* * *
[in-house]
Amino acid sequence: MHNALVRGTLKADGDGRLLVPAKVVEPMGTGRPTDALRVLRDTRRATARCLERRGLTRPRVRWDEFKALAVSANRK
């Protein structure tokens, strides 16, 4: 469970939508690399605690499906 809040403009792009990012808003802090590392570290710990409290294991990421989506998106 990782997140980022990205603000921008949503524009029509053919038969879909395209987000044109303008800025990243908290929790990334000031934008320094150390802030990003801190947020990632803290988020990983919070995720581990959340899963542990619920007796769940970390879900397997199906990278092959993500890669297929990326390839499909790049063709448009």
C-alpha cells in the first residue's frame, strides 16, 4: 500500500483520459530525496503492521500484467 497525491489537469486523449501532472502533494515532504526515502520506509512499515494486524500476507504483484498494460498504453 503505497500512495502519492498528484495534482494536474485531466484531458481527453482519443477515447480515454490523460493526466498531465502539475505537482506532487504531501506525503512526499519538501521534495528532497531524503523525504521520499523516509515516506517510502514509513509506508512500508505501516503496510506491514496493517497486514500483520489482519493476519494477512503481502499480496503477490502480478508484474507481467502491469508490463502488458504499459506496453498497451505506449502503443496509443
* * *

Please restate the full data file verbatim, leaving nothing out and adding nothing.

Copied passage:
[in-house]
Amino acid sequence: MHNALVRGTLKADGDGRLLVPAKVVEPMGTGRPTDALRVLRDTRRATARCLERRGLTRPRVRWDEFKALAVSANRK
């Protein structure tokens, strides 16, 4: 469970939508690399605690499906 809040403009792009990012808003802090590392570290710990409290294991990421989506998106 990782997140980022990205603000921008949503524009029509053919038969879909395209987000044109303008800025990243908290929790990334000031934008320094150390802030990003801190947020990632803290988020990983919070995720581990959340899963542990619920007796769940970390879900397997199906990278092959993500890669297929990326390839499909790049063709448009």
C-alpha cells in the first residue's frame, strides 16, 4: 500500500483520459530525496503492521500484467 497525491489537469486523449501532472502533494515532504526515502520506509512499515494486524500476507504483484498494460498504453 503505497500512495502519492498528484495534482494536474485531466484531458481527453482519443477515447480515454490523460493526466498531465502539475505537482506532487504531501506525503512526499519538501521534495528532497531524503523525504521520499523516509515516506517510502514509513509506508512500508505501516503496510506491514496493517497486514500483520489482519493476519494477512503481502499480496503477490502480478508484474507481467502491469508490463502488458504499459506496453498497451505506449502503443496509443